As for my arthritis, very few people knew I had it. I ran and jumped and played with my kids like all the other dads around — more than some dads because I wasn’t fat and completely out of shape like some men my age. Only when getting out of bed in the mornings, or maybe getting up off a sofa or chair after an hour or more sitting around, did I make any groans of discomfort. My inconsistent efforts at exercise at least kept me out of severe pain from normal activity. I only took any kind of drug for the pain, (usually just ibuprofen, but rarely something stronger), when it was particularly bad.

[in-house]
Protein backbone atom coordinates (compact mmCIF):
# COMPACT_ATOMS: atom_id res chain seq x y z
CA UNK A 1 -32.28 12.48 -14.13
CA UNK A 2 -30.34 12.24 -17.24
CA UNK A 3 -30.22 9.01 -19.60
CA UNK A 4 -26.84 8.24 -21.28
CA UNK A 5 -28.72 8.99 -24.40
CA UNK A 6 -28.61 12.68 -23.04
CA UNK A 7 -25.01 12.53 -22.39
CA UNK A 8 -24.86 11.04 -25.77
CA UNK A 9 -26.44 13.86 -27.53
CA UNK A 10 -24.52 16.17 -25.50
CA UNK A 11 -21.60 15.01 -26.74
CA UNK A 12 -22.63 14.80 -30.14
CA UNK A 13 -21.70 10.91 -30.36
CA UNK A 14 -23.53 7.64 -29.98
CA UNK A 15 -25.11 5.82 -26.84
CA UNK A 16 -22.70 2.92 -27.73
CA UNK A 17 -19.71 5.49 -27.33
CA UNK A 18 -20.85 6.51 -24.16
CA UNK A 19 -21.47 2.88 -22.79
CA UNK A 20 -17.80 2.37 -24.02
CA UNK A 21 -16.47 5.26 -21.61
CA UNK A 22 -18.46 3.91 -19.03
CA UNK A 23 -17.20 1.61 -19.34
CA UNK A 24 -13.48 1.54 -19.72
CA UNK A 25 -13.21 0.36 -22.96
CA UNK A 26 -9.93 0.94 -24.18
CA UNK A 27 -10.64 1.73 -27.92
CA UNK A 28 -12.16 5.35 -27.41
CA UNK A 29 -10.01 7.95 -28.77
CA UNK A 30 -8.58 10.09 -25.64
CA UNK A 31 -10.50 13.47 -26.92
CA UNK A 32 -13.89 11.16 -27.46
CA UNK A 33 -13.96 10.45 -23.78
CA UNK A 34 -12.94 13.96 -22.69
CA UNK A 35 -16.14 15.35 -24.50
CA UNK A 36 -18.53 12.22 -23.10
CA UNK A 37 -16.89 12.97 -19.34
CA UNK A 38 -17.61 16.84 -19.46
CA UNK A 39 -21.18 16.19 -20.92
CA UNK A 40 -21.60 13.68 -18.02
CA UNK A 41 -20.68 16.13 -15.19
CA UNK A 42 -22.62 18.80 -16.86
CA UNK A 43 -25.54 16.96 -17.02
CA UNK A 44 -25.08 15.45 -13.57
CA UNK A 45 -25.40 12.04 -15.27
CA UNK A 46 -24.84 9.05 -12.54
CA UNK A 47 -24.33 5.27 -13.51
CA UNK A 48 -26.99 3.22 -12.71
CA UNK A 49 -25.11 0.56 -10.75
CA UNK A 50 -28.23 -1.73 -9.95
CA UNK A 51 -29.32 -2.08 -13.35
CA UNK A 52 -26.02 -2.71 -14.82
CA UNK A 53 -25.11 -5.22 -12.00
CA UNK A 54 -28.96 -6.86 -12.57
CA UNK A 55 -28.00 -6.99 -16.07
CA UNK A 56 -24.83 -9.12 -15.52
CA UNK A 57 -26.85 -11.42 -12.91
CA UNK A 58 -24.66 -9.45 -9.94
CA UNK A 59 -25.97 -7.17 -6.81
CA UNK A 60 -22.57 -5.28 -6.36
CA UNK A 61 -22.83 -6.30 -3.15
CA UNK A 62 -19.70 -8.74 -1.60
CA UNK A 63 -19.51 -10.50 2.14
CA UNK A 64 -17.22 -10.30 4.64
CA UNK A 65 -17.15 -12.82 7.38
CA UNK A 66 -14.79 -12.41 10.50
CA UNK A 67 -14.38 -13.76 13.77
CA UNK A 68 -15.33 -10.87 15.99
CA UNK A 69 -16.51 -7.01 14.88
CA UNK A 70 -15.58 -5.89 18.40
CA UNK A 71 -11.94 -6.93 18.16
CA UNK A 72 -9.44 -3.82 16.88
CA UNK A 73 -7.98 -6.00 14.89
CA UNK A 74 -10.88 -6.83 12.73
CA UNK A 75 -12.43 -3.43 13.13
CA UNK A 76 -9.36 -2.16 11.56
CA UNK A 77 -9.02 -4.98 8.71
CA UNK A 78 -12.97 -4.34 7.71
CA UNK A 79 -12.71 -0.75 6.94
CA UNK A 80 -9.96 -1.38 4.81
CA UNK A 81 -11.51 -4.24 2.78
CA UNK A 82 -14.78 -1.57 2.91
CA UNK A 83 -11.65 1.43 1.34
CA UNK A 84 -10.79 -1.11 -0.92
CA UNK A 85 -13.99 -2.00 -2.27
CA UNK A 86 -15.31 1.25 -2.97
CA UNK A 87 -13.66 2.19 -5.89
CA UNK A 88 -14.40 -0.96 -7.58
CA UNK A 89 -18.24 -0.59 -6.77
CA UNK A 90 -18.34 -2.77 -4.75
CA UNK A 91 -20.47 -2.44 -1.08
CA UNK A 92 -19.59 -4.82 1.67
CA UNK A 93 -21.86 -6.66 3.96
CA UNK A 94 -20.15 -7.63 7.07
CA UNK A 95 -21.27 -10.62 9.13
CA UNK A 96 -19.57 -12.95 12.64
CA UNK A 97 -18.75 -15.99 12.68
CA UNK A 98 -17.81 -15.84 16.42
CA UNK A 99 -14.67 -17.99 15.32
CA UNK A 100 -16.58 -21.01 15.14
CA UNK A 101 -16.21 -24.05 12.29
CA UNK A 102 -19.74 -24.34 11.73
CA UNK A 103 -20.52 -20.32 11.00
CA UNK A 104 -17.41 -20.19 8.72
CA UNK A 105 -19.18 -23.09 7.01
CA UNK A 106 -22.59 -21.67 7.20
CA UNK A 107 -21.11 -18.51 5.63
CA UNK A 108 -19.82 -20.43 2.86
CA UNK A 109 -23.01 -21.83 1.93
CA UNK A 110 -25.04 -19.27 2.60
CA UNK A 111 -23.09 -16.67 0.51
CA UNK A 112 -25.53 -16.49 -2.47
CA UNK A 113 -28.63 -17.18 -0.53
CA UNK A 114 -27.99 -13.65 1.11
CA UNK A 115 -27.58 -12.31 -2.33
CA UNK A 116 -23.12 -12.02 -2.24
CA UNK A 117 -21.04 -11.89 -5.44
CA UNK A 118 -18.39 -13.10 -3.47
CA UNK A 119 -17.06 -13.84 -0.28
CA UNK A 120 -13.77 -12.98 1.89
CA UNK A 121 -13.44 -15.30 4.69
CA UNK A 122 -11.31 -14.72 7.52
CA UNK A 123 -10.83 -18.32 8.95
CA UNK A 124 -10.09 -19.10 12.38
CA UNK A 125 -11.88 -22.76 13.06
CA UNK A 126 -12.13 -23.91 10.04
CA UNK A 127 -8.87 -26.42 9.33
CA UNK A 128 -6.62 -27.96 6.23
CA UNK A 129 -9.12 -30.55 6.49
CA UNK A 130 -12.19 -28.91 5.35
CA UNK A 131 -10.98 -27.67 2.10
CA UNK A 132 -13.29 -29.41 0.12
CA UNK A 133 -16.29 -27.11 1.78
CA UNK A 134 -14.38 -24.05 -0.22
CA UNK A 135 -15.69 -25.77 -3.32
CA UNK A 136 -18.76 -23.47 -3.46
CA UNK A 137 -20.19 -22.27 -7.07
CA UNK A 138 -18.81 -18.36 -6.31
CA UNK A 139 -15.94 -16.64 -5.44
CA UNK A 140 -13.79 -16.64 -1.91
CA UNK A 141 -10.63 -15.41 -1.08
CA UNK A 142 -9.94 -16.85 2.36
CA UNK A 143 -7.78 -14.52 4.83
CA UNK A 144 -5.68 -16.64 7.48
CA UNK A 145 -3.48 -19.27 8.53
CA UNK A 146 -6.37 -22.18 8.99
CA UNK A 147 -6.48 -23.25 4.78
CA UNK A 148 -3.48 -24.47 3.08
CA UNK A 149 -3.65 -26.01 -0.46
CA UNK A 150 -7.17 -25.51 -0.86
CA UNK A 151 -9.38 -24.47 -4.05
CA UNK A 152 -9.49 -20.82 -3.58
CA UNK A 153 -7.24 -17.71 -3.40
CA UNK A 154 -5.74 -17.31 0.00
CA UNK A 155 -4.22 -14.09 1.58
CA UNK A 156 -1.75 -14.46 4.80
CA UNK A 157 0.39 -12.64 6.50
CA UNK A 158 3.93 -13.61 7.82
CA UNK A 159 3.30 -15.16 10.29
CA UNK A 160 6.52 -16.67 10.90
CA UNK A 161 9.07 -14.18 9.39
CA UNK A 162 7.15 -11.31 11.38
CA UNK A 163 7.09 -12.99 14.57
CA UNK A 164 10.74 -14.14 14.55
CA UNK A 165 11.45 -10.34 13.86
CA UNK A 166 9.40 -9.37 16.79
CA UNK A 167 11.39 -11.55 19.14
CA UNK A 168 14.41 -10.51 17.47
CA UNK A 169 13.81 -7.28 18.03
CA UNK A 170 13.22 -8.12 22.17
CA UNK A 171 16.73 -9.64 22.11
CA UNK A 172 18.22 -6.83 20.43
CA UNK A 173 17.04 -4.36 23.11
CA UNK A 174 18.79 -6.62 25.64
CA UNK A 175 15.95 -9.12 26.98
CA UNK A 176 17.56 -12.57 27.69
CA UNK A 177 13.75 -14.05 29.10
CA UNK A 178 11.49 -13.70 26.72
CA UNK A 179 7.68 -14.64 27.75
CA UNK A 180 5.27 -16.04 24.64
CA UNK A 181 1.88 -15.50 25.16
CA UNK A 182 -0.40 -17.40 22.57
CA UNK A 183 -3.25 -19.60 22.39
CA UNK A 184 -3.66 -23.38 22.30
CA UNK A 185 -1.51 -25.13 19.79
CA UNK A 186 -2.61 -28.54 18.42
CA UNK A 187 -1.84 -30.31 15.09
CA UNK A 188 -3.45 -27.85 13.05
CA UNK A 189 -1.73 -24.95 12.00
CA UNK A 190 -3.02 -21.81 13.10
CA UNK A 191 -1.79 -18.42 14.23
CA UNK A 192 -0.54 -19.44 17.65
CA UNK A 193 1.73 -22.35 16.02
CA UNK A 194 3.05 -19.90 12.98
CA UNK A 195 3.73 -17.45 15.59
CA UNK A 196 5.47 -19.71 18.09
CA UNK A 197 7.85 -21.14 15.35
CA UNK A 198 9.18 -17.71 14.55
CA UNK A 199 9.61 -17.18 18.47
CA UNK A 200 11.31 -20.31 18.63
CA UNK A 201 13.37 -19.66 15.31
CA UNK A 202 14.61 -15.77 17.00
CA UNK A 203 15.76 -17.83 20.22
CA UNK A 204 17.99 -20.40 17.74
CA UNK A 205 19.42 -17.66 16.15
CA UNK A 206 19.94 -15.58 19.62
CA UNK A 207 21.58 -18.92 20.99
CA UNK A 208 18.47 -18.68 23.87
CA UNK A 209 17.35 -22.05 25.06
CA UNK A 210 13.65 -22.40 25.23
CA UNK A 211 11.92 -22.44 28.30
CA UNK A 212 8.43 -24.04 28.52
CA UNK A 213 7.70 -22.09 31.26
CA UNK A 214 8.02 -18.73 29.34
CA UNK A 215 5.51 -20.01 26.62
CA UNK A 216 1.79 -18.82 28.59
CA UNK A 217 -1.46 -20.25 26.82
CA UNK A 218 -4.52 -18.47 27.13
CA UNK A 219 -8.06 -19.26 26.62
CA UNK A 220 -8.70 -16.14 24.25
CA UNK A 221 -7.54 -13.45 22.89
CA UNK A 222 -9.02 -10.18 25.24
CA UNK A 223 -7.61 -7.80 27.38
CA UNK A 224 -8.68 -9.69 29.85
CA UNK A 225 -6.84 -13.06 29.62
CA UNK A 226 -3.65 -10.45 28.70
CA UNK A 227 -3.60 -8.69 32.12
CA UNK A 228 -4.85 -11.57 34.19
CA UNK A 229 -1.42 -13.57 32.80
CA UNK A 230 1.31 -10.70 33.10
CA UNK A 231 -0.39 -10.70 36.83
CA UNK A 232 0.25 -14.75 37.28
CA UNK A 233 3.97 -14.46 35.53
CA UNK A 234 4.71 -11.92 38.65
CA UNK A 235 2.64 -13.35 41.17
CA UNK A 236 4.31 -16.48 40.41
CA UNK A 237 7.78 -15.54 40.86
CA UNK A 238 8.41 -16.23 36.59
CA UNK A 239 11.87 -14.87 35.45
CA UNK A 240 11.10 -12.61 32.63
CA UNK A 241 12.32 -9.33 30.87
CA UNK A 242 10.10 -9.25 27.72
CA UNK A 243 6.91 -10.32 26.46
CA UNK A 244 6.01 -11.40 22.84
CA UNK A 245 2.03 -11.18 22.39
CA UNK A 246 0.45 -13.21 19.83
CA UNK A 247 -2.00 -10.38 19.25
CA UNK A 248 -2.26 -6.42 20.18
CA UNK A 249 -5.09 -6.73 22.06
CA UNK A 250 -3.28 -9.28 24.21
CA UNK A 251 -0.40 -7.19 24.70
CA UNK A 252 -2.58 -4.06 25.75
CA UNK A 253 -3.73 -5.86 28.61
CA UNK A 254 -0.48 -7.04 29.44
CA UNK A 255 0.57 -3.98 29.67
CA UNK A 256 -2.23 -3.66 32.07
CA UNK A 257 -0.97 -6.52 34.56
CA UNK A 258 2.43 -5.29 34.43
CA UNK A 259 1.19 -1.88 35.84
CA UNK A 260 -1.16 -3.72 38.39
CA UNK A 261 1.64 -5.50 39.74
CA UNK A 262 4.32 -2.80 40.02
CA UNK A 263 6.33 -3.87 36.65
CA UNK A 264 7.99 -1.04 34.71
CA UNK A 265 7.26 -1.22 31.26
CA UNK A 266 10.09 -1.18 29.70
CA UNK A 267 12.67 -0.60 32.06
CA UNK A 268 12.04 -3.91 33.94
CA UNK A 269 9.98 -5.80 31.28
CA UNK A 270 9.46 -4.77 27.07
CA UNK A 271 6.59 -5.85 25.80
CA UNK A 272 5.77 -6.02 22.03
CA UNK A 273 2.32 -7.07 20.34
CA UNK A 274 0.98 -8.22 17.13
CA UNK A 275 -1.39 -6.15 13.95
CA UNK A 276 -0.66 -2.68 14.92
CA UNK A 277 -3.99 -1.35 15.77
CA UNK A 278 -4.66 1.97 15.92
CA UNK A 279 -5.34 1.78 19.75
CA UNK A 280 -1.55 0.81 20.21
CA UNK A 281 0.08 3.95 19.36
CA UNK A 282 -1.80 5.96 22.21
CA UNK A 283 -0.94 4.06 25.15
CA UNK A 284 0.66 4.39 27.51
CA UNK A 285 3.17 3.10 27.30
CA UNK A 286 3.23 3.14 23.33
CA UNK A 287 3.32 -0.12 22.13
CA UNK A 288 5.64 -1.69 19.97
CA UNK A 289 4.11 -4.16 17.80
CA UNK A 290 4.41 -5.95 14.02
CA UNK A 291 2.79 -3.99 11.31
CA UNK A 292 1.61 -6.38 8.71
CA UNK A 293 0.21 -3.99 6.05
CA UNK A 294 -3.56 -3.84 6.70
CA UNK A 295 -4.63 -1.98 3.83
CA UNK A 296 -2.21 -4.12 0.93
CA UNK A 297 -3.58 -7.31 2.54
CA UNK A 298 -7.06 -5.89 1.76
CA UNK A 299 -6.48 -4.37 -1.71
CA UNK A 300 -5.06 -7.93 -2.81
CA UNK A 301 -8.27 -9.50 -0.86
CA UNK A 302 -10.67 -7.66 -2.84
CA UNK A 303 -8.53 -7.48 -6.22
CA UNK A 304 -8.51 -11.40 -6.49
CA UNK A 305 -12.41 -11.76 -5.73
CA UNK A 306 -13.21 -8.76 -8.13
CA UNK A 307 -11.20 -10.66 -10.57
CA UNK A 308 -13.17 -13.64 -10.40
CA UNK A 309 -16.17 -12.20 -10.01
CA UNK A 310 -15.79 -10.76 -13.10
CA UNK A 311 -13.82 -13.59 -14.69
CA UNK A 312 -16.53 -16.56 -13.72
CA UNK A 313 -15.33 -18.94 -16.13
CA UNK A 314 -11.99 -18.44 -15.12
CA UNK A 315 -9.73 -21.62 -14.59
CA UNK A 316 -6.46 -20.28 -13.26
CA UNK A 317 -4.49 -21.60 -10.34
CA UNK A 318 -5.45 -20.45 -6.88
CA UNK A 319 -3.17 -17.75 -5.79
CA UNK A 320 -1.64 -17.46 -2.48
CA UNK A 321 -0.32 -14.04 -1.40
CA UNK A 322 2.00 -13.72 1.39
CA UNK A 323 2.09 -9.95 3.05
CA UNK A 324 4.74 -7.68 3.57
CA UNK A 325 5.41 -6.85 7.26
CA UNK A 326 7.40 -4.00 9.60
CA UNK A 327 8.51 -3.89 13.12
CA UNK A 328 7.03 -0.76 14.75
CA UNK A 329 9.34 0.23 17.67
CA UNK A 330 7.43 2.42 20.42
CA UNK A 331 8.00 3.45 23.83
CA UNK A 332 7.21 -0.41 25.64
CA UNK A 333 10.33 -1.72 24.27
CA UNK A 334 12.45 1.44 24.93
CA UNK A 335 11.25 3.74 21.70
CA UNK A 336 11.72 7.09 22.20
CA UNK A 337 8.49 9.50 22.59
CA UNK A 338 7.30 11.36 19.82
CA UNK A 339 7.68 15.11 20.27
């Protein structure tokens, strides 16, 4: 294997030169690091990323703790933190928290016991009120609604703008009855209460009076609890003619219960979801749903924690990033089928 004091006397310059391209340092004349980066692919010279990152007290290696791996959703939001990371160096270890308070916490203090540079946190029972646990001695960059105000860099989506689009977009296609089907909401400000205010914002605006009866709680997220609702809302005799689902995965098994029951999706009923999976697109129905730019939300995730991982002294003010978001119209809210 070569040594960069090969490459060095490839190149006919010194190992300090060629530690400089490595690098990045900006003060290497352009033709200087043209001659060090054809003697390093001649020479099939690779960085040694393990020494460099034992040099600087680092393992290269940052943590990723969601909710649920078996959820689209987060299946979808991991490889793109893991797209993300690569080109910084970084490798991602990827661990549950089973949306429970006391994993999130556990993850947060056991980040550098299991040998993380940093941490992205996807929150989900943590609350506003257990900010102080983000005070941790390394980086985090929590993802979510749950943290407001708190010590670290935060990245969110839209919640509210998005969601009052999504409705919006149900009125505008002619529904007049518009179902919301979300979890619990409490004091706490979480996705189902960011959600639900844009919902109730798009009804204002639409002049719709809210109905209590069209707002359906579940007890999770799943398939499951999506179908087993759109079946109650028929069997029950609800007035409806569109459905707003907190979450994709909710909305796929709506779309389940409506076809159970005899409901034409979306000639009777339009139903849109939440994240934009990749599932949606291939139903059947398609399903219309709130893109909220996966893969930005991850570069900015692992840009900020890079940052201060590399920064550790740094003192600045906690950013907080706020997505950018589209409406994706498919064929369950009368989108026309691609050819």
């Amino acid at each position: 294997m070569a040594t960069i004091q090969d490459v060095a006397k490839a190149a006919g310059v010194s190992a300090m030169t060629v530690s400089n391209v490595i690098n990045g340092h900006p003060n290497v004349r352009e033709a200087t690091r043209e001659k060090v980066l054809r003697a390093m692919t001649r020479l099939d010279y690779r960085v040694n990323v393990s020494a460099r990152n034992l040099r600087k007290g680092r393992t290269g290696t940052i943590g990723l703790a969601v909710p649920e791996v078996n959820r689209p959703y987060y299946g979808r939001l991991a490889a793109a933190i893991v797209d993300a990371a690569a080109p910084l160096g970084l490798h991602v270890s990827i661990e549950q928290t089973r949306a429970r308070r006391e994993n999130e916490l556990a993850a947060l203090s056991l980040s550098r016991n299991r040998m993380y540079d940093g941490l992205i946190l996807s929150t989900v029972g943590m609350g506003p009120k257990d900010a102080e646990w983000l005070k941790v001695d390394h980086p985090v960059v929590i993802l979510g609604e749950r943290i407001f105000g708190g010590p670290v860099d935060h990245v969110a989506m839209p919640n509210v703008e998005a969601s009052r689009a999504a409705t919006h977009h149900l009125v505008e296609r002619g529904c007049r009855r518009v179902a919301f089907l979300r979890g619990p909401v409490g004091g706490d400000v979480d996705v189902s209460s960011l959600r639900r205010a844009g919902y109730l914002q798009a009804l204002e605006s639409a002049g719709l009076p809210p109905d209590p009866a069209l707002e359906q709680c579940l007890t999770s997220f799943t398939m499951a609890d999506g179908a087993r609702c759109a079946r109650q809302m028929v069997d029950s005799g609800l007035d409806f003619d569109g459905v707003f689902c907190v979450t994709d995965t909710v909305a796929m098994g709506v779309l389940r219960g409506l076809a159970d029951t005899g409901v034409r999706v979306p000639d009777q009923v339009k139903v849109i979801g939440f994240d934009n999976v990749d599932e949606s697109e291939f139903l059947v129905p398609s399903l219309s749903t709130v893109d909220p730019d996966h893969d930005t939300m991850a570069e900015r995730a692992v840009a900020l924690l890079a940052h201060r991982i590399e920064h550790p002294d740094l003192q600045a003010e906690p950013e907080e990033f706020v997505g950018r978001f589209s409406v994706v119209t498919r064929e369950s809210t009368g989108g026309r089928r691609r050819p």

Every once in a while — once or twice a year, about — I’d do something to “throw my back out.” I’d pick something up wrong, twist or jump bad, or just sit too long in an uncomfortable position. It was Arthur Ritus letting me know he was truly moved in for the rest of my life.

When I started thinking about picking up the P90X workout, I honestly didn’t even think about needing it for arthritis control. But I was reminded by a person who loves me that I need to remember my back problem and not do something careless to hurt myself. Starting a regular exercise regimen is a good idea, but going extreme and permanently injuring myself would be just plain dumb. Good advice.

I completed the three-month P90X regimen with not a single back problem. I continued the P90X for another couple of months, and then completed the two month Insanity program, and still had no problems with my back. My core strength and flexibility was better than ever. I’ve been in close to peak physical fitness for a 40-plus year old for a year, now. And I’m still going strong.